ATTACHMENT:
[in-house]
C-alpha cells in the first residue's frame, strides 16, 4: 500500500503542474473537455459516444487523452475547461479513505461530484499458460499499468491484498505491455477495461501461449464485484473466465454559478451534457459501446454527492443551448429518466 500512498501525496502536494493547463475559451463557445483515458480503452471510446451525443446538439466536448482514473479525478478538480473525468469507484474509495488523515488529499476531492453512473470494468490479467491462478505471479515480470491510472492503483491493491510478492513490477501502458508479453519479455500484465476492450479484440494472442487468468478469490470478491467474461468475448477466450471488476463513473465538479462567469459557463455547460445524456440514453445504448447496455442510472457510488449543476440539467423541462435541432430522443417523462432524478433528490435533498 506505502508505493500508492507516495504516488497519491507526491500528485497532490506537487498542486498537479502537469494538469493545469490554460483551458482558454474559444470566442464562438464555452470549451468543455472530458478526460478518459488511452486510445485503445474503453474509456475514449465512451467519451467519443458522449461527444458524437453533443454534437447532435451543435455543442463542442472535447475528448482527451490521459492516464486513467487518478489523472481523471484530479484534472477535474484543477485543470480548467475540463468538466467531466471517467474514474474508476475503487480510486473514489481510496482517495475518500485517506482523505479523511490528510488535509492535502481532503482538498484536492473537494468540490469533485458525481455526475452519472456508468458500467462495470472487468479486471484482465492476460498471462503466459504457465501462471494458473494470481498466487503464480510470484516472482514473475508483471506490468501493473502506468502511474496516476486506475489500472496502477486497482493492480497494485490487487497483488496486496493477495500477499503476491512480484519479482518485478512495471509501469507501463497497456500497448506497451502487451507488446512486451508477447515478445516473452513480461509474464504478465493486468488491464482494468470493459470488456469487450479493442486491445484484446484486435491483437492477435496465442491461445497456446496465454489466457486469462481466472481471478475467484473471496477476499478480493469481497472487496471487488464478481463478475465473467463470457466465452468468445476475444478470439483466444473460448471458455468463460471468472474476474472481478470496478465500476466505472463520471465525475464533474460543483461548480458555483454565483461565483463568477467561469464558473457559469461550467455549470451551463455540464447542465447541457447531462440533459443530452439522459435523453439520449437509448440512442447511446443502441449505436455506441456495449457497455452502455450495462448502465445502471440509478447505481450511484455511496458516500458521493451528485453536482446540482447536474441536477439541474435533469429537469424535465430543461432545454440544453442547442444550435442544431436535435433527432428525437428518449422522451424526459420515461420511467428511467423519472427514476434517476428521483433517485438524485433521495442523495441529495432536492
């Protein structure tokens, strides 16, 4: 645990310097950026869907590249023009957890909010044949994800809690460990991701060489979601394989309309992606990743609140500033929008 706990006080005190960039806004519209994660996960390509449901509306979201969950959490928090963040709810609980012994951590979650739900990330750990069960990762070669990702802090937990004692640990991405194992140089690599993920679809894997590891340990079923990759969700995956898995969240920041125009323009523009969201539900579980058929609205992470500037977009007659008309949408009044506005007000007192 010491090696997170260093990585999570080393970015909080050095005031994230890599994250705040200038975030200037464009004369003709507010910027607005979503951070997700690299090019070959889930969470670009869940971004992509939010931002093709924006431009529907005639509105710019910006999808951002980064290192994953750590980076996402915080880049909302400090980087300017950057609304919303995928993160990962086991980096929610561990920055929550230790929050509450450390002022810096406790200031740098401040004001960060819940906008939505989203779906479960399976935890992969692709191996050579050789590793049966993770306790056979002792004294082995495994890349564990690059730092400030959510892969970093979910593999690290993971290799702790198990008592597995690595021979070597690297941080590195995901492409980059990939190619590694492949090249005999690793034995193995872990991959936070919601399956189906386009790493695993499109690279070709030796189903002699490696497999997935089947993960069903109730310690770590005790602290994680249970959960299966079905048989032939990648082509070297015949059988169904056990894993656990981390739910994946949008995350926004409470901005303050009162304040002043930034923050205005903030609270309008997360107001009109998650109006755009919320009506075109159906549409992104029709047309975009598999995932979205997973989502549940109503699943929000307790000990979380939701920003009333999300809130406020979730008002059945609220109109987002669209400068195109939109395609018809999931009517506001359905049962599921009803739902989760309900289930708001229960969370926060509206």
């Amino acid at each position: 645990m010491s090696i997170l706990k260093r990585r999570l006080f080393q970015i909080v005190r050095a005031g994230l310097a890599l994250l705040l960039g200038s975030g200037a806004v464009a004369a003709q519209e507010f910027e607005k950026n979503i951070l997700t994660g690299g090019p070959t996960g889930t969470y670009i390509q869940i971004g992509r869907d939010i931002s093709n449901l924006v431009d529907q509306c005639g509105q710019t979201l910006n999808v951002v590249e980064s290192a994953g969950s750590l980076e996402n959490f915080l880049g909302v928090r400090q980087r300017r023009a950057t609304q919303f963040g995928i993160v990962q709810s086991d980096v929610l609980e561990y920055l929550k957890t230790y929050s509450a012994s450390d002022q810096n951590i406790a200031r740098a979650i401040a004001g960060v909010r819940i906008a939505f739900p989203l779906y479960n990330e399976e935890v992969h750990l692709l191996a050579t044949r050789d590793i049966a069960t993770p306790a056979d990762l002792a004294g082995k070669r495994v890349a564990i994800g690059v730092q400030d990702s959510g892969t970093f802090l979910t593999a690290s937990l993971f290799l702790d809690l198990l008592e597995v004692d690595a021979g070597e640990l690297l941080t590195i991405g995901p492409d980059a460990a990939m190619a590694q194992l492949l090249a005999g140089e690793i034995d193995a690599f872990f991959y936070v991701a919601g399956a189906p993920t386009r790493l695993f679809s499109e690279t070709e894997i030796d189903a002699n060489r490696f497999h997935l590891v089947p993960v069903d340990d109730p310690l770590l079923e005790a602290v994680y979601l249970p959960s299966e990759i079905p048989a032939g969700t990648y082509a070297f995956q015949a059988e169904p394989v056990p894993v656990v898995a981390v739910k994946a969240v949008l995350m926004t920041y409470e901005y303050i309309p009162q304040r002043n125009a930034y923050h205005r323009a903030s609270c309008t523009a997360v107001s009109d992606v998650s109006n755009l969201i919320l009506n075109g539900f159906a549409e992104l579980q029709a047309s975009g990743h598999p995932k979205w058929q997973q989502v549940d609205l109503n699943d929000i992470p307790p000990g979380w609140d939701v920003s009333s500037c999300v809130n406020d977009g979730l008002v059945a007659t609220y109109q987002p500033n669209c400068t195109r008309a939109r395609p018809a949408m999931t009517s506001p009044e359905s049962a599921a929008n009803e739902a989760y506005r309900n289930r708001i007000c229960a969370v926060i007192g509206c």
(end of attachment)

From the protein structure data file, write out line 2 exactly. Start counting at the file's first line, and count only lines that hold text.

C-alpha cells in the first residue's frame, strides 16, 4: 500500500503542474473537455459516444487523452475547461479513505461530484499458460499499468491484498505491455477495461501461449464485484473466465454559478451534457459501446454527492443551448429518466 500512498501525496502536494493547463475559451463557445483515458480503452471510446451525443446538439466536448482514473479525478478538480473525468469507484474509495488523515488529499476531492453512473470494468490479467491462478505471479515480470491510472492503483491493491510478492513490477501502458508479453519479455500484465476492450479484440494472442487468468478469490470478491467474461468475448477466450471488476463513473465538479462567469459557463455547460445524456440514453445504448447496455442510472457510488449543476440539467423541462435541432430522443417523462432524478433528490435533498 506505502508505493500508492507516495504516488497519491507526491500528485497532490506537487498542486498537479502537469494538469493545469490554460483551458482558454474559444470566442464562438464555452470549451468543455472530458478526460478518459488511452486510445485503445474503453474509456475514449465512451467519451467519443458522449461527444458524437453533443454534437447532435451543435455543442463542442472535447475528448482527451490521459492516464486513467487518478489523472481523471484530479484534472477535474484543477485543470480548467475540463468538466467531466471517467474514474474508476475503487480510486473514489481510496482517495475518500485517506482523505479523511490528510488535509492535502481532503482538498484536492473537494468540490469533485458525481455526475452519472456508468458500467462495470472487468479486471484482465492476460498471462503466459504457465501462471494458473494470481498466487503464480510470484516472482514473475508483471506490468501493473502506468502511474496516476486506475489500472496502477486497482493492480497494485490487487497483488496486496493477495500477499503476491512480484519479482518485478512495471509501469507501463497497456500497448506497451502487451507488446512486451508477447515478445516473452513480461509474464504478465493486468488491464482494468470493459470488456469487450479493442486491445484484446484486435491483437492477435496465442491461445497456446496465454489466457486469462481466472481471478475467484473471496477476499478480493469481497472487496471487488464478481463478475465473467463470457466465452468468445476475444478470439483466444473460448471458455468463460471468472474476474472481478470496478465500476466505472463520471465525475464533474460543483461548480458555483454565483461565483463568477467561469464558473457559469461550467455549470451551463455540464447542465447541457447531462440533459443530452439522459435523453439520449437509448440512442447511446443502441449505436455506441456495449457497455452502455450495462448502465445502471440509478447505481450511484455511496458516500458521493451528485453536482446540482447536474441536477439541474435533469429537469424535465430543461432545454440544453442547442444550435442544431436535435433527432428525437428518449422522451424526459420515461420511467428511467423519472427514476434517476428521483433517485438524485433521495442523495441529495432536492